We have the firing pin, the firing pin spacer sleeve, the firing pin spring, and the spring cups.

The sleeve goes over the firing pin, and then the spring. Compress the spring to install the cups.

Pro tip, the slide can be used as a handy tool to hold the firing pin and spacer sleeve in place while you compress the firing pin spring.

If you feel like spending extra money, you can get “maritime” spring cups which have relief cuts to aid in functioning should their be water in the firing pin channel. I’ve found buying OEM Glock maritime spring cups have gotten hard as there are sellers selling aftermarket parts at factory Glock.

Now we can get the channel liner installed by sliding it over the firing pin spring and installing that assembly into the slide. The channel liner will stay in the slide and should not come out.

For the extractor, there is a spring, which has a metal plunger installed on one side and a plastic plunger on the other. The intent is to have the metal plunger push on the extractor and that keeps the spring safely away from the dirt and debris of firing. I’ve seen this installed backwards, even from Glock, and the gun will work just fine either way. But might as put it in the right way.

Hold on, though, we need to put in the firing pin safety before we continue.

The firing pin safety is a little plunger with a spring. Sometimes some of the springs will stay captive in the plunger, but sometimes they won’t. You will need to have the firing pin removed, and the extractor removed when you install this plunger. Hold it down while you install the firing pin and the extractor. But once you have either the firing pin or extractor installed, they will keep this plunger from popping out of the slide.

You can see the firing pin safety plunger in the slot where the extractor goes. If the plunger is not depressed the extractor will not go in.
You need to insert the back of the extractor first, and pivot it into place.
Early Glocks had a 90 degree cut where the extractor went. Later this was relieve with a 15 degree cut. Even later then, a loaded chamber indicator was added to the extractor. Make sure you have the correct extractor to match your slide. This extractor is a 15 degree one, but pre-LCI.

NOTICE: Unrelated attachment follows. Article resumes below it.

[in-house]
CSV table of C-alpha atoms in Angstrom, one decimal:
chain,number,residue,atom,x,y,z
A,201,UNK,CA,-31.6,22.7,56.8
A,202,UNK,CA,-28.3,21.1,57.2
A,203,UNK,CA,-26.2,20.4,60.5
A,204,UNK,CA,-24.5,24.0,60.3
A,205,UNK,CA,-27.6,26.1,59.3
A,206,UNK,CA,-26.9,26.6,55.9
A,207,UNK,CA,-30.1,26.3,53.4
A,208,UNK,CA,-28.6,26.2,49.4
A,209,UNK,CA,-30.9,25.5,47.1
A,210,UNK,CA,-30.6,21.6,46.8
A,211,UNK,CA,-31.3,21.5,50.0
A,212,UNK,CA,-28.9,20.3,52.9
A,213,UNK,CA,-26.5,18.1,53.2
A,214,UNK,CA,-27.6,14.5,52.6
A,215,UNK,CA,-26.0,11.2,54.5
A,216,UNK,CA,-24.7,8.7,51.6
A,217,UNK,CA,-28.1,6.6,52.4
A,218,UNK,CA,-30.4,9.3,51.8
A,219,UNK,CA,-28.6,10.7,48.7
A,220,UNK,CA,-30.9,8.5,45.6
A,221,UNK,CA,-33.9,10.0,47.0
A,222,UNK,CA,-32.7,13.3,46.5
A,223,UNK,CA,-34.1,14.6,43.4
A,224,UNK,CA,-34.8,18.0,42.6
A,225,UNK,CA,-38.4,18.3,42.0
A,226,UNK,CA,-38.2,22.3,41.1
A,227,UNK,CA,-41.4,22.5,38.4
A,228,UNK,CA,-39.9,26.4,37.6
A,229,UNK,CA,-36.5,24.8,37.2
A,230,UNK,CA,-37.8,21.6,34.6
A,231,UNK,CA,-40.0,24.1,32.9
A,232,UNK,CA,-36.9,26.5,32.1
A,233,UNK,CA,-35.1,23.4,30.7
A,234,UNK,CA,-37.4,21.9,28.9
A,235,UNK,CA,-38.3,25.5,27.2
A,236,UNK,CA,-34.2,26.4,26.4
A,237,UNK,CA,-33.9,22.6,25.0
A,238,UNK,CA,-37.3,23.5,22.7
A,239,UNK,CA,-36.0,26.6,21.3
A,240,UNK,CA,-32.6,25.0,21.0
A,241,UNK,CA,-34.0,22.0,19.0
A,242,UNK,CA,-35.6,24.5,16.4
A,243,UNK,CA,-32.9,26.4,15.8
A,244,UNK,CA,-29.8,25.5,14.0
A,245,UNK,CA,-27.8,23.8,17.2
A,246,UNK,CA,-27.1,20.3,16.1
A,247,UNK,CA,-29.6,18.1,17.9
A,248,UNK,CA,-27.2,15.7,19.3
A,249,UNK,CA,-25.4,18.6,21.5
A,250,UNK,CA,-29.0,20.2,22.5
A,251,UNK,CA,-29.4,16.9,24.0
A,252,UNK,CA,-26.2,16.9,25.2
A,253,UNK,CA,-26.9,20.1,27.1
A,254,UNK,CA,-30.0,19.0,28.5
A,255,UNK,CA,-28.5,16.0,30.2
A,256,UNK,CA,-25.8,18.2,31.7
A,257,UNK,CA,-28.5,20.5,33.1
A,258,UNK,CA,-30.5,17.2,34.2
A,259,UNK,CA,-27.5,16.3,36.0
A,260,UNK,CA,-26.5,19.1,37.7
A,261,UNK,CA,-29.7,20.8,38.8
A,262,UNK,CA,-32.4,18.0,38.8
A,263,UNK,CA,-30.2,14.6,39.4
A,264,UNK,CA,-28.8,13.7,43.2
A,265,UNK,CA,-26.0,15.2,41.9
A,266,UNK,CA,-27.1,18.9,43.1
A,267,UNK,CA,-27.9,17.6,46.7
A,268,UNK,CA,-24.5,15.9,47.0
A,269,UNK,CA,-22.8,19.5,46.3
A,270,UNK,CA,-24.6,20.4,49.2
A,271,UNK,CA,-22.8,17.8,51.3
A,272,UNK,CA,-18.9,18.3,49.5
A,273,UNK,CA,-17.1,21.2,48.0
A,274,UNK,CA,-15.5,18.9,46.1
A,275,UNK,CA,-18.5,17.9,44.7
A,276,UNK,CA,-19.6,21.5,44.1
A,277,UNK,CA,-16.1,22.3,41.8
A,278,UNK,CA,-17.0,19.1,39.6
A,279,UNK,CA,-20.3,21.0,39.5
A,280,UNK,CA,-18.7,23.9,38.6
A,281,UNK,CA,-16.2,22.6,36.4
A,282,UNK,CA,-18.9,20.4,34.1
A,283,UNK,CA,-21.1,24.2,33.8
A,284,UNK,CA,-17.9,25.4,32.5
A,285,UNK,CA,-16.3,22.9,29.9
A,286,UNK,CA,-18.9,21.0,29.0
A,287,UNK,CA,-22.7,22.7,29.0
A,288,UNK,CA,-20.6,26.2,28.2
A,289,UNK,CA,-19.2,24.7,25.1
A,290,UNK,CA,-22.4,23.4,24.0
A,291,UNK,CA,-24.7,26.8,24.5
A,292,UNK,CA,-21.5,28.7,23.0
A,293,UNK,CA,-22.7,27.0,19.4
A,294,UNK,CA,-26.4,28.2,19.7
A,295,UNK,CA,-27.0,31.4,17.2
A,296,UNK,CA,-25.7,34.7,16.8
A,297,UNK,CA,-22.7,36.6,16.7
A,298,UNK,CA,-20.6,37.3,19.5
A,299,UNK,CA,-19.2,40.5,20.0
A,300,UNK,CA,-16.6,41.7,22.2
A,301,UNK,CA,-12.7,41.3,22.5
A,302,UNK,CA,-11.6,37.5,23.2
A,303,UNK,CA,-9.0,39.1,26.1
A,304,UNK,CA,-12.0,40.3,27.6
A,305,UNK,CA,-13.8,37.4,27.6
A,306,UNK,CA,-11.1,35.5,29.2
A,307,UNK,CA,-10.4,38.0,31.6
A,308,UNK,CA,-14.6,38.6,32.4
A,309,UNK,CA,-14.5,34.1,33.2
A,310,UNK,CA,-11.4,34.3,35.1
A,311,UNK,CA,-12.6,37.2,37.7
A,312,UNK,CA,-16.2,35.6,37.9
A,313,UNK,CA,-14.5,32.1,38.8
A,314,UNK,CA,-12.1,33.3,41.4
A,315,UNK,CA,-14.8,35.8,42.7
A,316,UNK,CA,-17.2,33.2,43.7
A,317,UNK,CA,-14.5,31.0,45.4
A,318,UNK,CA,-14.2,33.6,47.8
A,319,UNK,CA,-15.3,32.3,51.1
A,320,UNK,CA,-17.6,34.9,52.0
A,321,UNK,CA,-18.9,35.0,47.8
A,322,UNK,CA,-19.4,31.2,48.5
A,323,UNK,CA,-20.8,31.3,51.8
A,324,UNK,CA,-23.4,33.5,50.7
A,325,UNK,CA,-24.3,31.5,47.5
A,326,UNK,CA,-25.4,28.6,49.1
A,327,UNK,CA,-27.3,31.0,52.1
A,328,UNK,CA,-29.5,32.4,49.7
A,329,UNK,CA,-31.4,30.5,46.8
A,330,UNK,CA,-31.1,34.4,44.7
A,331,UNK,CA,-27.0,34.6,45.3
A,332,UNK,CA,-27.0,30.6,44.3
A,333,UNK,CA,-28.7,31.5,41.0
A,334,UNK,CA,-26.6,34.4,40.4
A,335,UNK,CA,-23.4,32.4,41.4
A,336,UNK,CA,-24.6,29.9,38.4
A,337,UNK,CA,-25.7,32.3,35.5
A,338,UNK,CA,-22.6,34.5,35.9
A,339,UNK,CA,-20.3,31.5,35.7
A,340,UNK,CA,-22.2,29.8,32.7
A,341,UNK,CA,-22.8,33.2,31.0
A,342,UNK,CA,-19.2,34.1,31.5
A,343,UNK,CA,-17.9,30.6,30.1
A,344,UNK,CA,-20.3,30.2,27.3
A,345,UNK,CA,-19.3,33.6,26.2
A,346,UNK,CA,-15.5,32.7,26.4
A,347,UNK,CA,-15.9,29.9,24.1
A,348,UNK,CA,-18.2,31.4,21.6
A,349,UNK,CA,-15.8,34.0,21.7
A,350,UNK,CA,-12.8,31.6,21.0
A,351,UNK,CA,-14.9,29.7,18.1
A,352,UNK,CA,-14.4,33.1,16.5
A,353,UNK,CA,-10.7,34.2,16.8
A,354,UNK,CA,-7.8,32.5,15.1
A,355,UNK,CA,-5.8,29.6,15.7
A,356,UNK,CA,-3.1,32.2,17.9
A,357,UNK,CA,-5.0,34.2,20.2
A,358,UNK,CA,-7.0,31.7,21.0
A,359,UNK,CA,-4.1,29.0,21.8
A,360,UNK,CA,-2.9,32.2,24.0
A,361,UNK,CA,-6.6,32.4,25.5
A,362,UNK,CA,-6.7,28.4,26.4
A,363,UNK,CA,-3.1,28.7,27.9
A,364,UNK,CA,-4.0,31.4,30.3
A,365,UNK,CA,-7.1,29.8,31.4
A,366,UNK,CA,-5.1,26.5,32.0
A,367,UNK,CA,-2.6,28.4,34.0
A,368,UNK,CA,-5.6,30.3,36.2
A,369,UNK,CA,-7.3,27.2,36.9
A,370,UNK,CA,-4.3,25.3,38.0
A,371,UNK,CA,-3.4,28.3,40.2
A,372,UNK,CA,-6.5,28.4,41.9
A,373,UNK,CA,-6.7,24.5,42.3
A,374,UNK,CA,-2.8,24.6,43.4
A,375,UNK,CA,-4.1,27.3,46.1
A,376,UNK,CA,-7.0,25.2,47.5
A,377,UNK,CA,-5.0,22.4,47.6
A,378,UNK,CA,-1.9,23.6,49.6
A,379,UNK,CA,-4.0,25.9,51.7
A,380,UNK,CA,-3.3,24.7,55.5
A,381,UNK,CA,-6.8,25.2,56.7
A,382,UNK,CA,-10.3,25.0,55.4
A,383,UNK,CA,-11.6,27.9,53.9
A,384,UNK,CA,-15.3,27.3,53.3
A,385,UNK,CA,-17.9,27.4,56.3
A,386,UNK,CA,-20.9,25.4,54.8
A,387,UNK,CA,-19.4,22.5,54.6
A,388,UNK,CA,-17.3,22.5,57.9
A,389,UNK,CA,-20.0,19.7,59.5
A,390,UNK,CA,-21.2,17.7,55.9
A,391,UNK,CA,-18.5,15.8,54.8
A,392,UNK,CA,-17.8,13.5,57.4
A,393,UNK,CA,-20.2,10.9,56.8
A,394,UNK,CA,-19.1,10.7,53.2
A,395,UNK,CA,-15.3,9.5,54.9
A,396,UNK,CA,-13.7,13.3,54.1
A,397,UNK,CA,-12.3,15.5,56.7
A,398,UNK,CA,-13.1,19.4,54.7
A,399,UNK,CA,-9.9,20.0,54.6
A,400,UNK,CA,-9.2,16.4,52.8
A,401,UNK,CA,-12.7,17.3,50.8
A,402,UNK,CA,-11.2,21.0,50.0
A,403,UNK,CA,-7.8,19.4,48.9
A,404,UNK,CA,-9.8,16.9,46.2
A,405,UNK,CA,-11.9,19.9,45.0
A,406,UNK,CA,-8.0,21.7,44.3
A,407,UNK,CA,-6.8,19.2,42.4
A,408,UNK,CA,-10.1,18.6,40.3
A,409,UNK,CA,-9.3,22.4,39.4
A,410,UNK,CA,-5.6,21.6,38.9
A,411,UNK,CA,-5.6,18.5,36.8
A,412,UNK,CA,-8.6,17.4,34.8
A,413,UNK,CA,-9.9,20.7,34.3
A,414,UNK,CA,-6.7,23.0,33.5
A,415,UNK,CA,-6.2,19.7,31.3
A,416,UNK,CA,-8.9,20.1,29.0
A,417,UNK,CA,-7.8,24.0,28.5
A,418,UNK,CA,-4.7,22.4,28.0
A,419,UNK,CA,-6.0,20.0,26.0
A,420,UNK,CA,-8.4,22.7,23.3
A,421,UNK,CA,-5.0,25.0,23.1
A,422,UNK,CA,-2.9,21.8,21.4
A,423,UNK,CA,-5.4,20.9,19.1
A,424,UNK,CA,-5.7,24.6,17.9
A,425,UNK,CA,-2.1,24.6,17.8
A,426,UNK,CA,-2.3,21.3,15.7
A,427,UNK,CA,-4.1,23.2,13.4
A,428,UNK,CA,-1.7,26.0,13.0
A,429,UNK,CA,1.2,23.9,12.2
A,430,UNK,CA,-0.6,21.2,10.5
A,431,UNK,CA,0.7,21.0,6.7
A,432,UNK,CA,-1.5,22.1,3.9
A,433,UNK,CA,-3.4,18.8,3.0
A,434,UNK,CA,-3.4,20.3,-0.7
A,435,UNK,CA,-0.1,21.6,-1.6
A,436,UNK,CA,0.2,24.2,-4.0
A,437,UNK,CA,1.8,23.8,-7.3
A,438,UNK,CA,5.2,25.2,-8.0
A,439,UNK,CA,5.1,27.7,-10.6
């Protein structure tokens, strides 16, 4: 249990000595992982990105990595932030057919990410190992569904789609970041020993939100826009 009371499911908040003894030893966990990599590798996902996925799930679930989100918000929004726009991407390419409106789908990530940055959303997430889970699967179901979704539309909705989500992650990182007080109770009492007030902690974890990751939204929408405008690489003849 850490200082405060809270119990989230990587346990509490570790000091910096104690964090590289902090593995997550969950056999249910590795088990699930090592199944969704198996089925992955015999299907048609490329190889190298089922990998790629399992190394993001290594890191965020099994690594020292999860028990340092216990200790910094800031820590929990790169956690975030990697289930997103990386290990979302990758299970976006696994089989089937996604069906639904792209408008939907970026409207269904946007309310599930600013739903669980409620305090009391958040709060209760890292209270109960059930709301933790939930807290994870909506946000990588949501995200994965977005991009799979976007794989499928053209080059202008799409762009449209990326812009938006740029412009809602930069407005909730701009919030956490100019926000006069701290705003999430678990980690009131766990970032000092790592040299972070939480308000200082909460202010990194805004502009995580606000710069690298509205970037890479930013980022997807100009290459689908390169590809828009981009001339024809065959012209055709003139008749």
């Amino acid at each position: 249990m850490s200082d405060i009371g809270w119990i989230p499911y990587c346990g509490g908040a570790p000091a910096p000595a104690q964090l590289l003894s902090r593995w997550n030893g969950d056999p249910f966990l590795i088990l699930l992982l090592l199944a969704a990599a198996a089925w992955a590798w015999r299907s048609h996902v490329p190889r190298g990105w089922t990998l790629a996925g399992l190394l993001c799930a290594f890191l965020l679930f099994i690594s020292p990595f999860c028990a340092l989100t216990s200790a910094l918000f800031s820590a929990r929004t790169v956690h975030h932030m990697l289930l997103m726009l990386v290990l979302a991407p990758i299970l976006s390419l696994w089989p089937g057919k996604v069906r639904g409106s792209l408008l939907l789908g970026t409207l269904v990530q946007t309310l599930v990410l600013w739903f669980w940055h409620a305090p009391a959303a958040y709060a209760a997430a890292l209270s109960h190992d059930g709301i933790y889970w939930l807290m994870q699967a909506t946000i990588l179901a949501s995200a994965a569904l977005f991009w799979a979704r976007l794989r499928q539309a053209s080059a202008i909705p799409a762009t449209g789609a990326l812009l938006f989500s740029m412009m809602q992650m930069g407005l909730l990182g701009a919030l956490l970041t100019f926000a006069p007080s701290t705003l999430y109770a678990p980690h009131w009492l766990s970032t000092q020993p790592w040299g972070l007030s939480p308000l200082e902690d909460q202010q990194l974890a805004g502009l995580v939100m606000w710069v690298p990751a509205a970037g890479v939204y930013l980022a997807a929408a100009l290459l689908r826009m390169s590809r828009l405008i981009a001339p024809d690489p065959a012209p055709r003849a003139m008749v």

When it comes time to install the side plate, you will have to depress the spacer sleeve and the “spring-loaded bearing” plunger for the extractor. The plate will slide right up into place.
Install the barrel and recoil spring just as if you field stripped the gun.

Finally we end up with a non-Glock Glock.

Assembling the side is very easy. Other than the front sight and rear sight, the rest of it goes together with out tools.

On guns that get high round counts, I like to detail strip them once a year to inspect for damage and wear. But, for the most part, there is no reason to check out the little parts on a Glock.

I choose to use OEM Glock parts for everything in this gun other than the slide and frame. But, if you wanted to, you could build a Glock type pistol with out buying a single Glock brand part.

Still I’d rather run a Glock than a faux-Glock.

Let’s 3D Print a gun – Part 1

Let us skip with the intro and get to the printing. Plenty of time to chat about details later in other parts.

After about 27 hours on the 3D printer, this block was pulled off the print bed:

I spent two hours today removing support material with some side cutters, a couple of pliers, and a scraper. It is starting to look more like the finished product, but there is still a long ways to go.

3D Printers add material in layers to build up an item. So you could print something shaped like the letter V with no problems because the layers support each other and you can have some amount of overhang of a previous layer. But a shape like the letter T would fail because it would be trying to print the top line of it in the air and the print would fail. To solve this problem we can add supports, additional material to provide a base for the final product to print on. Unfortunately, like in this case, those supports can be a pain in the ass to remove.